Contrary to the widespread assumption that policy should be directionless, simply removing barriers and focusing on ‘levelling the playing field’ for businesses, an immense amount of policymaking is needed to reach these particular objectives. Growth will not somehow go in this direction by itself. Different types of policy are needed to tilt the playing field in the direction deemed desirable. This is very different from the usual assumption that policy should be directionless, simply removing barriers so that businesses can get on with smooth production.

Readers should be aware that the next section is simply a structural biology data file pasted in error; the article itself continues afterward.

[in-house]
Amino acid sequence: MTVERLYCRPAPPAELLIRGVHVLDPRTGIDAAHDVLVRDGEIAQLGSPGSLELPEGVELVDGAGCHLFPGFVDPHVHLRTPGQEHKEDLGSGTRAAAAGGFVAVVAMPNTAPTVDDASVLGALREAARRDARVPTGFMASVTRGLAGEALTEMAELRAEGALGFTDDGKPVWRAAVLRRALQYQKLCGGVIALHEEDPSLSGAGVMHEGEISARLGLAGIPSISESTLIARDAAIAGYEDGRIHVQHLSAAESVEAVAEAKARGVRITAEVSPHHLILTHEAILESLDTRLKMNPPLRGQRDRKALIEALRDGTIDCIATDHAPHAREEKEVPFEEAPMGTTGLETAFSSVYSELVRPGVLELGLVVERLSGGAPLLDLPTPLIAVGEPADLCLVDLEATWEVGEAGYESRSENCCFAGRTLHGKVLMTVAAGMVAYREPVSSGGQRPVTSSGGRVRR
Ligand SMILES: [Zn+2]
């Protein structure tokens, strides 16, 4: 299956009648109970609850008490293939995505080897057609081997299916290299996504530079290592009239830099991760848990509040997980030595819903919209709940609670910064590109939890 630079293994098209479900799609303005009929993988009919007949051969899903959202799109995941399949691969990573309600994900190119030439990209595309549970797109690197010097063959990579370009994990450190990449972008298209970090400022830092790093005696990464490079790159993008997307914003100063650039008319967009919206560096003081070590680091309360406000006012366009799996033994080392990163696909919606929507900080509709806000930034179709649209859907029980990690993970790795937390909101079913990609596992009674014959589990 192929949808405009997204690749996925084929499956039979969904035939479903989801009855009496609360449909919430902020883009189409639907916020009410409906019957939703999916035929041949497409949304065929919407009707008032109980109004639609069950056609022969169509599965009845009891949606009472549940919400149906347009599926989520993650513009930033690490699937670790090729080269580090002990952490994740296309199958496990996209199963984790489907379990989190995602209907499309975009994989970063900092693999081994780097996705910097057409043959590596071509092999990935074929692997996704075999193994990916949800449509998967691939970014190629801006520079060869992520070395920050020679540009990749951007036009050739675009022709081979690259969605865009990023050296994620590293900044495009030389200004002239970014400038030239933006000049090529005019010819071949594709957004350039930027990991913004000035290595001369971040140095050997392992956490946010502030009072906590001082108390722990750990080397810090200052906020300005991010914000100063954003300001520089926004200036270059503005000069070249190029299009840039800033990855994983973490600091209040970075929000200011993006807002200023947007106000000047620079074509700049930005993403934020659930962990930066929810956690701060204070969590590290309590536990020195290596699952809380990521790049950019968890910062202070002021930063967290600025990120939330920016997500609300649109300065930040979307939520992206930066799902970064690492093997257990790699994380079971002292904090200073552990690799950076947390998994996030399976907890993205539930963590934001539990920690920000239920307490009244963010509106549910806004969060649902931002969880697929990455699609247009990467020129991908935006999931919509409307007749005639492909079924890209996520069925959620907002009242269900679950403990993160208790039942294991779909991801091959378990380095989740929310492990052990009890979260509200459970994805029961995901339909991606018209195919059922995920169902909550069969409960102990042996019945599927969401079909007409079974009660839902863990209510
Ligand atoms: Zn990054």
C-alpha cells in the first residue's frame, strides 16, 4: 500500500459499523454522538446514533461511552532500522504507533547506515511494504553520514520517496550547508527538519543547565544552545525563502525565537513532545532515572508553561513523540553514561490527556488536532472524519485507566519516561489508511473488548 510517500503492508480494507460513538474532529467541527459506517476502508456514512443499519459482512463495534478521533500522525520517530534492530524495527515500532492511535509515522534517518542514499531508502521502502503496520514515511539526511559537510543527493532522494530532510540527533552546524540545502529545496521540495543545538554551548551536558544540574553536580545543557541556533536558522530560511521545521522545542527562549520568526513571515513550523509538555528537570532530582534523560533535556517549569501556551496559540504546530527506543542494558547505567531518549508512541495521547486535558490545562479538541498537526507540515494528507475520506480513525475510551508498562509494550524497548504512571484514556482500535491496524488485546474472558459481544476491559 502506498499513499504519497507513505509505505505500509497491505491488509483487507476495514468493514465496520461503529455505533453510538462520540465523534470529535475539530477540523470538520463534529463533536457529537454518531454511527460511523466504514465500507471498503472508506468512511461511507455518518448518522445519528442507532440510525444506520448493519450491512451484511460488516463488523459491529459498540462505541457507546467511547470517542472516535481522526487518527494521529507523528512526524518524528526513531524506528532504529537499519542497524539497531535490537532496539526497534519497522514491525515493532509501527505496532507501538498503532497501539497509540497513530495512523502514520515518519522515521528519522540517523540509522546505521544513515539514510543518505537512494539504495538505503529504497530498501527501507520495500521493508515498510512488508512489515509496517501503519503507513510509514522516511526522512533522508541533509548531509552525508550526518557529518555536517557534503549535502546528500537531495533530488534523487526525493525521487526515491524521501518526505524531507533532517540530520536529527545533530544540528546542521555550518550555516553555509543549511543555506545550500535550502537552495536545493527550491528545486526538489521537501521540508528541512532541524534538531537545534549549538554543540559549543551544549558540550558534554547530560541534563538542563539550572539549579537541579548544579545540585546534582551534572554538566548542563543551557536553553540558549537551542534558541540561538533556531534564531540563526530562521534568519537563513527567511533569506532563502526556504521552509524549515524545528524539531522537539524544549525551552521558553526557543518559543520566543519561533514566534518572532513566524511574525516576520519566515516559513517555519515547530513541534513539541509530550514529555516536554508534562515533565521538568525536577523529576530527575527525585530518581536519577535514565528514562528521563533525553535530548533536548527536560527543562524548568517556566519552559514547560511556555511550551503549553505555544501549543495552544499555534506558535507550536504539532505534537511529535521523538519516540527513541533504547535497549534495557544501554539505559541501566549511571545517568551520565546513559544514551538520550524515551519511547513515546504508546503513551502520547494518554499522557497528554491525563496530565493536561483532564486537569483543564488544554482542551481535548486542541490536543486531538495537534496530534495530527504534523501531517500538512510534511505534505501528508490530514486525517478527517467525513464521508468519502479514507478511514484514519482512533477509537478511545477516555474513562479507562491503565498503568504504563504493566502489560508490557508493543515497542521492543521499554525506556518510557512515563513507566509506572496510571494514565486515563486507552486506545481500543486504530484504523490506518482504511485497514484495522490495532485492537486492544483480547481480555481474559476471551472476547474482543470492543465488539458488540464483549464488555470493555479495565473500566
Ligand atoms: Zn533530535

Deciding which activities are more important than others is critical in setting a direction for the economy: put simply, those activities thought to be more important in achieving particular objectives have to be increased and less important ones reduced. We already do this. Certain types of tax credits, for, say, R&D, try to stimulate more investment in innovation. We subsidize education and training for students because as a society we want more young people to go to university or enter the workforce with better skills. Behind such policies may be economic models that show how investment in ‘human capital’ – people’s knowledge and capabilities – benefits a country’s growth by increasing its productive capacity. Similarly, today’s deepening concern that the financial sector in some countries is too large – compared, for example, to manufacturing – might be informed by theories of what kind of economy we want to be living in and the size and role of finance within it.